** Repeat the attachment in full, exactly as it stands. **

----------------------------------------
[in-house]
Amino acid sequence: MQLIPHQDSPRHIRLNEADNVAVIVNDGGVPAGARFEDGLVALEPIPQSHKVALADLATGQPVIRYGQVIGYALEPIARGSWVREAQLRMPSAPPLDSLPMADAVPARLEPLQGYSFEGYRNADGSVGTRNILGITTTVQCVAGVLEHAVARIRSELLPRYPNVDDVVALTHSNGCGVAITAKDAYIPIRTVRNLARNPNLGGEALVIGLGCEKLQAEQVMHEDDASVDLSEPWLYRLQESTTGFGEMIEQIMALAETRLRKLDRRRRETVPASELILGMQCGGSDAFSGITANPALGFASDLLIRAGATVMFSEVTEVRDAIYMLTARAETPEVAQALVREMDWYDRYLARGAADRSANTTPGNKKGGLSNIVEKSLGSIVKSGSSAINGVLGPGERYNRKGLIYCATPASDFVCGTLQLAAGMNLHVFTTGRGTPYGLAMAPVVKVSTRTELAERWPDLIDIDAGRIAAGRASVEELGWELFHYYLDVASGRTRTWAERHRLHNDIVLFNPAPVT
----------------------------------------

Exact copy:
[in-house]
Amino acid sequence: MQLIPHQDSPRHIRLNEADNVAVIVNDGGVPAGARFEDGLVALEPIPQSHKVALADLATGQPVIRYGQVIGYALEPIARGSWVREAQLRMPSAPPLDSLPMADAVPARLEPLQGYSFEGYRNADGSVGTRNILGITTTVQCVAGVLEHAVARIRSELLPRYPNVDDVVALTHSNGCGVAITAKDAYIPIRTVRNLARNPNLGGEALVIGLGCEKLQAEQVMHEDDASVDLSEPWLYRLQESTTGFGEMIEQIMALAETRLRKLDRRRRETVPASELILGMQCGGSDAFSGITANPALGFASDLLIRAGATVMFSEVTEVRDAIYMLTARAETPEVAQALVREMDWYDRYLARGAADRSANTTPGNKKGGLSNIVEKSLGSIVKSGSSAINGVLGPGERYNRKGLIYCATPASDFVCGTLQLAAGMNLHVFTTGRGTPYGLAMAPVVKVSTRTELAERWPDLIDIDAGRIAAGRASVEELGWELFHYYLDVASGRTRTWAERHRLHNDIVLFNPAPVT